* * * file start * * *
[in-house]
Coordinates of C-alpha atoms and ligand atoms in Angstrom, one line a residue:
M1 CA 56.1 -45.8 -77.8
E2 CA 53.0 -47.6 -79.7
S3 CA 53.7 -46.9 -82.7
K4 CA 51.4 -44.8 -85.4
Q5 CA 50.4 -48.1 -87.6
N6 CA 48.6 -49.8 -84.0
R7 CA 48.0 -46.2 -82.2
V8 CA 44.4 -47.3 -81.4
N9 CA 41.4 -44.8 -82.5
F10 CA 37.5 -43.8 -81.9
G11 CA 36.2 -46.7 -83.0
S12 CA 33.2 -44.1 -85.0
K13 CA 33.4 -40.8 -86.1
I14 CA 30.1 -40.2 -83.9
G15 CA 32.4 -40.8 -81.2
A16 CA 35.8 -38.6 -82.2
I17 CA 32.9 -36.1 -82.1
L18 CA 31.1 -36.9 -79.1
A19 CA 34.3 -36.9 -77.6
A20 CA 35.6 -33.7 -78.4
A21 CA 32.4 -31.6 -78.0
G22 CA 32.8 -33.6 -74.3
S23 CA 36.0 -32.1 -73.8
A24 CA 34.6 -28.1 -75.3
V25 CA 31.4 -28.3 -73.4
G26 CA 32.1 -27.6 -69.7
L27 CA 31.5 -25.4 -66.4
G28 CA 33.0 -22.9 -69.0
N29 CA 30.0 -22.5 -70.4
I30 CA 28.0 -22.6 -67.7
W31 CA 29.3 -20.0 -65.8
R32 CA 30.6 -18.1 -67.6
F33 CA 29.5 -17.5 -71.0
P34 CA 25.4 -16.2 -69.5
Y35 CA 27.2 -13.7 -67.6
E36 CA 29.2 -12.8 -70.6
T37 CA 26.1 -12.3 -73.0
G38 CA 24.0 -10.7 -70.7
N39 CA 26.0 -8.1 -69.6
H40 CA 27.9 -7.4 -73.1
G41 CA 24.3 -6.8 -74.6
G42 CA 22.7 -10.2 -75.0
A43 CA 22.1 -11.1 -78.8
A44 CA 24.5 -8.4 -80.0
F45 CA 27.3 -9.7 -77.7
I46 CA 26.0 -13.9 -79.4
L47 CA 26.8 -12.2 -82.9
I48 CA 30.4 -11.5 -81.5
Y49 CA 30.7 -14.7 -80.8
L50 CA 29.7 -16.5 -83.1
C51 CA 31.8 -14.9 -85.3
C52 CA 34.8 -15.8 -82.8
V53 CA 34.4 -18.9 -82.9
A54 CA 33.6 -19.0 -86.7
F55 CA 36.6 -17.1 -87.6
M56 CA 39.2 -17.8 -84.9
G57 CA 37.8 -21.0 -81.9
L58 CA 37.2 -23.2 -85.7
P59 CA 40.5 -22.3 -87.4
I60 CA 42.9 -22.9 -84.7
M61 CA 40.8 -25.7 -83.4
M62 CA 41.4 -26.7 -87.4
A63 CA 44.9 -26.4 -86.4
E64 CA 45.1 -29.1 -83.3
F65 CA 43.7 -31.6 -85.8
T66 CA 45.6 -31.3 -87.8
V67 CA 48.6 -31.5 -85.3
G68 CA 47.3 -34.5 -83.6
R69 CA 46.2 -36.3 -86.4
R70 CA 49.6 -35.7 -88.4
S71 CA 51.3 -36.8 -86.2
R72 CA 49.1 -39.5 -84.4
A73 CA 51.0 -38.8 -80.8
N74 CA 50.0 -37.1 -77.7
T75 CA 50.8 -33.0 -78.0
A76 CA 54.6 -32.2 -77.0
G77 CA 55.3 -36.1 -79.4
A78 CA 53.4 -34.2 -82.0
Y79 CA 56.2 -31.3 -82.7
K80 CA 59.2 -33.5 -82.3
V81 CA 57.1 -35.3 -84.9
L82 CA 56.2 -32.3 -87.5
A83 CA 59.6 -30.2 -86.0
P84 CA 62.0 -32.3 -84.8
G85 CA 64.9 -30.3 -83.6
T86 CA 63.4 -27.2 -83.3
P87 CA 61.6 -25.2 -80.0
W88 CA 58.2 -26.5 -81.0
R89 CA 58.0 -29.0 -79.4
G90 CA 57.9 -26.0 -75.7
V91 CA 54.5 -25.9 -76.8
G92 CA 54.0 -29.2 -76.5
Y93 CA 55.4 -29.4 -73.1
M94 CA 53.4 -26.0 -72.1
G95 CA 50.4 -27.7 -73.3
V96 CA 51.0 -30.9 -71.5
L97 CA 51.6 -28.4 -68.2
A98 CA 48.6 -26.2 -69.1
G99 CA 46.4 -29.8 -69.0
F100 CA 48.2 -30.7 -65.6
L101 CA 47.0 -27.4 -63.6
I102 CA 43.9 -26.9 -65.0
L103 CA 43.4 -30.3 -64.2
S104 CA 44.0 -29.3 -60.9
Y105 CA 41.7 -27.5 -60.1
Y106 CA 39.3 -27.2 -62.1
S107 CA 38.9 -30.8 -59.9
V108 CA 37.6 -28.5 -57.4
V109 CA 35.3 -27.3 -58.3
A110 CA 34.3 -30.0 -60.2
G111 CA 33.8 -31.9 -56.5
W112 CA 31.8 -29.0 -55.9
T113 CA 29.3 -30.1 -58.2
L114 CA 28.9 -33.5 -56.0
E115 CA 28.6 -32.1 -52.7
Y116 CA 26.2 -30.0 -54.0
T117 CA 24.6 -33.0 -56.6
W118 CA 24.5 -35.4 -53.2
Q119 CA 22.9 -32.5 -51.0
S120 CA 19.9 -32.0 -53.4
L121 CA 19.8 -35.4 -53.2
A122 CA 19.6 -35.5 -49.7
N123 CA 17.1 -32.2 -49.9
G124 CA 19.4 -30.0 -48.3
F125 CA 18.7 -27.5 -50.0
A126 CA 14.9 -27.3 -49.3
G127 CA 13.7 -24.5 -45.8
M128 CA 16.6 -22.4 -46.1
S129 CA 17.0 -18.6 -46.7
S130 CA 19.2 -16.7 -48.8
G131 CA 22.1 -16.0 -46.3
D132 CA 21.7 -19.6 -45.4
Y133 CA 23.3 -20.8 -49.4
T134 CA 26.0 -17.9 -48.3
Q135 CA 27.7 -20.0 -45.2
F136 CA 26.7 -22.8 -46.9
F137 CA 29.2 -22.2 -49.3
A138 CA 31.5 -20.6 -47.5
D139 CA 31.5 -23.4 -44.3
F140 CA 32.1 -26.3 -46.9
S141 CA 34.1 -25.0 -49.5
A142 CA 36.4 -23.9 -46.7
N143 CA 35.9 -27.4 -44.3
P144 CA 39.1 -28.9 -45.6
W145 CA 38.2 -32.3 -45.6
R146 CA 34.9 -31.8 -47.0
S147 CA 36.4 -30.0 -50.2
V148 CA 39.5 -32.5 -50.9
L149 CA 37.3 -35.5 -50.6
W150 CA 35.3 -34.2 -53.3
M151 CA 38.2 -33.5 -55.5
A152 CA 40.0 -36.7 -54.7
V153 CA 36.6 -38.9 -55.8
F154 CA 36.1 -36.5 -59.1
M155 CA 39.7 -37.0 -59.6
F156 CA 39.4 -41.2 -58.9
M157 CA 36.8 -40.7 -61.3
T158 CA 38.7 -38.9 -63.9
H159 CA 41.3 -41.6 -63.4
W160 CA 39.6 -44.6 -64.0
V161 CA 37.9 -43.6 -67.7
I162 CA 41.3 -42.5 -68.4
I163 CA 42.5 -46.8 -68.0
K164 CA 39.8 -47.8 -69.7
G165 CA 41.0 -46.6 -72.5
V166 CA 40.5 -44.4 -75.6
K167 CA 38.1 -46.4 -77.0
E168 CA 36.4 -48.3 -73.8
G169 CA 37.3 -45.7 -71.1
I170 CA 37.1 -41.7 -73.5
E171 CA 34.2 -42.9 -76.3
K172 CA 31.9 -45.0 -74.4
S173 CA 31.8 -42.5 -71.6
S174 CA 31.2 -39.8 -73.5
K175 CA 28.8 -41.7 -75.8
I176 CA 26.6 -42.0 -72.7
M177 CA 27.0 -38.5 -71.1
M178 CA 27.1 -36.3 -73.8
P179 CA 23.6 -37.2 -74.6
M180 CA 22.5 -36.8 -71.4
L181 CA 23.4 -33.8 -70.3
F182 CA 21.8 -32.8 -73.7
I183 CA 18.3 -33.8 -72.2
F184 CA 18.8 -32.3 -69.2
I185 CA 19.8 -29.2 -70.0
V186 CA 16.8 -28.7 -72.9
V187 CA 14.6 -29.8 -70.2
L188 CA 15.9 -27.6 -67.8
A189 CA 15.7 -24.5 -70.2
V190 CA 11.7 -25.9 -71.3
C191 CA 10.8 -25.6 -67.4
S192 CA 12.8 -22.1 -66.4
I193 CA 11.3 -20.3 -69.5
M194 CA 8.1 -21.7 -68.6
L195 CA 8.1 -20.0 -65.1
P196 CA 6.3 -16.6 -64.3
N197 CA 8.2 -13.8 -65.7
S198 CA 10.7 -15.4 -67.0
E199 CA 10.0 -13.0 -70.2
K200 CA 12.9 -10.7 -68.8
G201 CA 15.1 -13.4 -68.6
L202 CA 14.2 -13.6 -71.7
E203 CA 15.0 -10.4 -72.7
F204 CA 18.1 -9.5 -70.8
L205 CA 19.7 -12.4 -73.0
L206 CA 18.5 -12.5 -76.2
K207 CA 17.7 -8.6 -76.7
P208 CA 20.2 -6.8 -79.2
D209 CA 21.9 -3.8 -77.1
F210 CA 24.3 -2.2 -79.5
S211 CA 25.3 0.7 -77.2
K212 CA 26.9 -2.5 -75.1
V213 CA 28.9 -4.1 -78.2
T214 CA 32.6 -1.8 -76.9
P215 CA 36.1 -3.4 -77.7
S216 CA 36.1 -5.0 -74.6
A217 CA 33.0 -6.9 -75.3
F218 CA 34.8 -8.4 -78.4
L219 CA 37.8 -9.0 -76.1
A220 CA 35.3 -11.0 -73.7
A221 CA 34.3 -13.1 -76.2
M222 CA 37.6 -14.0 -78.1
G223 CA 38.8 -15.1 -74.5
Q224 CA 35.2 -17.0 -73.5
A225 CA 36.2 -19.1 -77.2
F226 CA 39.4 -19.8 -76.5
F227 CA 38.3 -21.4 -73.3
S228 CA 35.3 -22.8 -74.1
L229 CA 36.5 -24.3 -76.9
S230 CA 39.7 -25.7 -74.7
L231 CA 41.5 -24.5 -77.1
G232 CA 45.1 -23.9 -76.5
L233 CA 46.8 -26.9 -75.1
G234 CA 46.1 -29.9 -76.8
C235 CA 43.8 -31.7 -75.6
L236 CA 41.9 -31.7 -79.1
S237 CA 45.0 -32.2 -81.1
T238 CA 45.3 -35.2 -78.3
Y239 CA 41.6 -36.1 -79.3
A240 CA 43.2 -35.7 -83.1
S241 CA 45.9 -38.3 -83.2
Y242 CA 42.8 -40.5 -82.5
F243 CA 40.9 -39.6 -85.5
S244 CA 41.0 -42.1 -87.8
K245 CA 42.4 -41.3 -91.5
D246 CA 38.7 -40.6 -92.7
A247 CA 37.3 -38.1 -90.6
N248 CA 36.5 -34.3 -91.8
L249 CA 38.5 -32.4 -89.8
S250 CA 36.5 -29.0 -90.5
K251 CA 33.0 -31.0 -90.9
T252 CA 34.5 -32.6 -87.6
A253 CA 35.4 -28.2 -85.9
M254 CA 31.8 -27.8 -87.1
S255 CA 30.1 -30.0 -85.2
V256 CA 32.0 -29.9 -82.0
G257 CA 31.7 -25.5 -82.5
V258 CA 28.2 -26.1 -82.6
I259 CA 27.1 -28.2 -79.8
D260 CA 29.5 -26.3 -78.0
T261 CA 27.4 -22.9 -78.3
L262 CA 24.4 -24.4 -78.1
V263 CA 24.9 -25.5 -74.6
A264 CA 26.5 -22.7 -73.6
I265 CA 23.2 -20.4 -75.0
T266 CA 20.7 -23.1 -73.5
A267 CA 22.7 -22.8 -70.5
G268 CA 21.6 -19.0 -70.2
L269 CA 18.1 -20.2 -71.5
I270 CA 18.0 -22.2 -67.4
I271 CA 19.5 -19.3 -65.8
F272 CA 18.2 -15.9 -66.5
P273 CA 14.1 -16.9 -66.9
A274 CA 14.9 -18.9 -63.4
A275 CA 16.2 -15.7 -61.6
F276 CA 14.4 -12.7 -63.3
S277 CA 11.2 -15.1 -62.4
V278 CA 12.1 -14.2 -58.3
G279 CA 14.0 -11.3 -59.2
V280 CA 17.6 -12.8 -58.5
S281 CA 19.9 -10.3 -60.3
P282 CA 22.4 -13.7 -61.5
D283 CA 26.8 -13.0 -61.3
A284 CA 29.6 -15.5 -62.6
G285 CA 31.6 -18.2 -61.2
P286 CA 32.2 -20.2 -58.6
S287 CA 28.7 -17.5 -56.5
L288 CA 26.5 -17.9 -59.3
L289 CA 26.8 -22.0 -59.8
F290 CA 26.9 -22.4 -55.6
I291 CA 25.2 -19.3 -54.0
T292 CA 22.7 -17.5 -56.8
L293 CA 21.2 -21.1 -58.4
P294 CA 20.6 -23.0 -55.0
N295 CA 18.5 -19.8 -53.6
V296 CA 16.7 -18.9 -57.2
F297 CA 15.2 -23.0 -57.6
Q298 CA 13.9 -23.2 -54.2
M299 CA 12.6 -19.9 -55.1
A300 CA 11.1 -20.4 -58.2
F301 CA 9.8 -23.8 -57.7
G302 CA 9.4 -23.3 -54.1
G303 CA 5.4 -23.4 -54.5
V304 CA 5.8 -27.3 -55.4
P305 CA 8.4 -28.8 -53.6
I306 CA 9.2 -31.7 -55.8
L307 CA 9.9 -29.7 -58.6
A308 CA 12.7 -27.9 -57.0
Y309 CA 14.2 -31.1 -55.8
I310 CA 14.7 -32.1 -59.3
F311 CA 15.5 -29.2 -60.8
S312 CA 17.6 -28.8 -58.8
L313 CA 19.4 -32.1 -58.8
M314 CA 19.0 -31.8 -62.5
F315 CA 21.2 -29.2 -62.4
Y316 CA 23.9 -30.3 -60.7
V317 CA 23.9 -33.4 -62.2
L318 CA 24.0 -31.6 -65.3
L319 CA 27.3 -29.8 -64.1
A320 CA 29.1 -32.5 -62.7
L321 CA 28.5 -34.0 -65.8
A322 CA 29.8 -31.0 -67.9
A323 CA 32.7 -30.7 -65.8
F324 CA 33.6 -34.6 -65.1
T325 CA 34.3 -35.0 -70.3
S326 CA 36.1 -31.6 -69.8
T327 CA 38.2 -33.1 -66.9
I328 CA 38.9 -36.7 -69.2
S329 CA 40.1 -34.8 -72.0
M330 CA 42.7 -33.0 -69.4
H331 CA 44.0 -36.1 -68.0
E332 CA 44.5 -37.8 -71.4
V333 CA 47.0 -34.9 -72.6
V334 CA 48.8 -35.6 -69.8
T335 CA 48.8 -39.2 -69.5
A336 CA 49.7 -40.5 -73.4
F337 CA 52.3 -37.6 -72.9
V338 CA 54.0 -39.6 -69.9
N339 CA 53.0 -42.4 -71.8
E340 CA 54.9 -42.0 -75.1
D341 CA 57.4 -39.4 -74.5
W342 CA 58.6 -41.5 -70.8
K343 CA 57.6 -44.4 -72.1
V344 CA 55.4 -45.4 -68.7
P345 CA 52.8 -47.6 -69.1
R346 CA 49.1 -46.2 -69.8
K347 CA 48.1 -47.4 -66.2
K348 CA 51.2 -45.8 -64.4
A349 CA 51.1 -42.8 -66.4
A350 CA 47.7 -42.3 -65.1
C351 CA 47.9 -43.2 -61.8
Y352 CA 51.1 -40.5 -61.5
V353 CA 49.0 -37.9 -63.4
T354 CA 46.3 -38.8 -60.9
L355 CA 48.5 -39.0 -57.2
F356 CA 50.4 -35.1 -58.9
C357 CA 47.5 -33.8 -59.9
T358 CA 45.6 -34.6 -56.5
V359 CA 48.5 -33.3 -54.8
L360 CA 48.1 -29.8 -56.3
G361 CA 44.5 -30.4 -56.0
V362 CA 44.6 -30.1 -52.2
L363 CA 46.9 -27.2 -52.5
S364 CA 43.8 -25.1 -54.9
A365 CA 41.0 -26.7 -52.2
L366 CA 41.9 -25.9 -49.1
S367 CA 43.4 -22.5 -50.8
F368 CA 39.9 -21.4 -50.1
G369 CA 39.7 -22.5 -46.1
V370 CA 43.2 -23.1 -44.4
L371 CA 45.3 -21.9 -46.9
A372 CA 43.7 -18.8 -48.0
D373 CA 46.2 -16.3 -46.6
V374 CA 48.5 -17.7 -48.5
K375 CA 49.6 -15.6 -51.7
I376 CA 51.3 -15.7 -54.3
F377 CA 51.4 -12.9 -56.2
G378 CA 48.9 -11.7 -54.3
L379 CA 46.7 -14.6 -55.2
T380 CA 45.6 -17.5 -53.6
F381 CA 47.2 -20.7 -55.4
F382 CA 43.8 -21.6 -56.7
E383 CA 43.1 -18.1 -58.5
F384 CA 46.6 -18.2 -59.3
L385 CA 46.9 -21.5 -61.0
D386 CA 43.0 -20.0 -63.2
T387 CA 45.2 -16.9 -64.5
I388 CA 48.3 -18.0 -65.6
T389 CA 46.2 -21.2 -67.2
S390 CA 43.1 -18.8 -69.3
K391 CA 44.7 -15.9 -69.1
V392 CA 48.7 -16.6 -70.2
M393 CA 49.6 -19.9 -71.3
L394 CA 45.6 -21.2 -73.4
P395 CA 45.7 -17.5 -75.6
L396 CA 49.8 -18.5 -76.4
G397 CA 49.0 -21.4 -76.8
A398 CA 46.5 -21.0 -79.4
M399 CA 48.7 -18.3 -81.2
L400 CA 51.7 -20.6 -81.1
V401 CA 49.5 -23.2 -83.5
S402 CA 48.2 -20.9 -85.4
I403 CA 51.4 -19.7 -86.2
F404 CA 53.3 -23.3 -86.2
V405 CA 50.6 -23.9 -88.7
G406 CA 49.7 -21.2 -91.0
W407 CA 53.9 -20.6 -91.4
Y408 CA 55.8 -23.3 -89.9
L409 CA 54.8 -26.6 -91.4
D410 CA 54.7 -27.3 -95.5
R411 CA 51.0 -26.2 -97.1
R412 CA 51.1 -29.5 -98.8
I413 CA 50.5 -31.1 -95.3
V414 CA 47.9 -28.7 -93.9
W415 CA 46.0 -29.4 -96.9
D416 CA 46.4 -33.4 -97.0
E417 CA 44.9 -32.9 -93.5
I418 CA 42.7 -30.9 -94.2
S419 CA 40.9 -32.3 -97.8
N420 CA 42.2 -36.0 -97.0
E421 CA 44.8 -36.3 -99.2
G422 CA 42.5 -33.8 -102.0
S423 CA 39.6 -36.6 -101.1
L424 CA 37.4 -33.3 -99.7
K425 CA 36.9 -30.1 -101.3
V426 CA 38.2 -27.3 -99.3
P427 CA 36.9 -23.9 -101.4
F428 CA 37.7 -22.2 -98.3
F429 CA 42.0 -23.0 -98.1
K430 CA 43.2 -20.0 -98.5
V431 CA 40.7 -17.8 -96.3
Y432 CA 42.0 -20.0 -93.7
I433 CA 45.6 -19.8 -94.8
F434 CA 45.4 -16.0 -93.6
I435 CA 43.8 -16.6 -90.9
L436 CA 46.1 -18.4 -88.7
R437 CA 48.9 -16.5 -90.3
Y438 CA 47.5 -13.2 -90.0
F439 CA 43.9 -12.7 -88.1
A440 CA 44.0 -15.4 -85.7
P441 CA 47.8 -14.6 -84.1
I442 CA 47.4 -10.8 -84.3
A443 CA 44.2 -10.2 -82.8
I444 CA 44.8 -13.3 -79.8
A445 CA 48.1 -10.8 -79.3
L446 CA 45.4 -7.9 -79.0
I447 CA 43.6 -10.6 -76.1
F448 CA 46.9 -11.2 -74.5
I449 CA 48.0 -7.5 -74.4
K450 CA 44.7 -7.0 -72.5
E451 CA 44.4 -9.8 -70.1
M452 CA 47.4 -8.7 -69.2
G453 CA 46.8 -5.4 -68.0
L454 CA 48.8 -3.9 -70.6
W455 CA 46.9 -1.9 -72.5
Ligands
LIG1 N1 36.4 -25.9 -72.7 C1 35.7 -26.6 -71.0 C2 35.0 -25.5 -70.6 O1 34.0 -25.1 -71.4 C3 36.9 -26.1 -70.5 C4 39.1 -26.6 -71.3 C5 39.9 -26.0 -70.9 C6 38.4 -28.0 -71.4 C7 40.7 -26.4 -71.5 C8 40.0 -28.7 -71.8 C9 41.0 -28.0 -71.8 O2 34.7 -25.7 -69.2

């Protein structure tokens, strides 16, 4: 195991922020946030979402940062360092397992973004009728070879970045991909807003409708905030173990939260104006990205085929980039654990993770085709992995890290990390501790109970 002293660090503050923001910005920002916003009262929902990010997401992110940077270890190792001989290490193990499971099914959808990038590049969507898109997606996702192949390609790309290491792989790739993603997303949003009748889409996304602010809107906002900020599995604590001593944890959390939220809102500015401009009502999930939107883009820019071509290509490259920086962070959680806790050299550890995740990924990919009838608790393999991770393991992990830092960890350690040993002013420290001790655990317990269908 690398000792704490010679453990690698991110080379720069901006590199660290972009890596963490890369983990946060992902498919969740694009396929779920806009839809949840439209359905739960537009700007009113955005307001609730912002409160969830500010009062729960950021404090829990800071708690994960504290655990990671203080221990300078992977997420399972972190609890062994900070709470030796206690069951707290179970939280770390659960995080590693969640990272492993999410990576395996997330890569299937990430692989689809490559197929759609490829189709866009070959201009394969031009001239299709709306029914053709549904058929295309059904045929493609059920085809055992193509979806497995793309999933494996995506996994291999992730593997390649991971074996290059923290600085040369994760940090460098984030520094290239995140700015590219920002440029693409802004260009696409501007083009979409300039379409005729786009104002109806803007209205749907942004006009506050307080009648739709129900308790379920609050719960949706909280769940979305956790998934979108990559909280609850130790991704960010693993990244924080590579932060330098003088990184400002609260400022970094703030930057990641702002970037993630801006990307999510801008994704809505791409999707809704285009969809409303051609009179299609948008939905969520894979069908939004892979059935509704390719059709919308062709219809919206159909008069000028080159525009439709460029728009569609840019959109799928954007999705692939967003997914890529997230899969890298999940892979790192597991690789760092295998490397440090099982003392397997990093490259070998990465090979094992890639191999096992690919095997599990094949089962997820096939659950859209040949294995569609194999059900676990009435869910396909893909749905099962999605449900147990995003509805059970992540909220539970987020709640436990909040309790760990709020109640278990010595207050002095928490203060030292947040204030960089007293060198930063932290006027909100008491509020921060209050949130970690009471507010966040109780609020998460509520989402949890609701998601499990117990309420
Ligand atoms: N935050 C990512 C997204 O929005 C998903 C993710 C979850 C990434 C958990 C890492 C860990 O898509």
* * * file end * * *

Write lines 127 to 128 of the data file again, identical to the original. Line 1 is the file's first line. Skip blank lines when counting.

F125 CA 18.7 -27.5 -50.0
A126 CA 14.9 -27.3 -49.3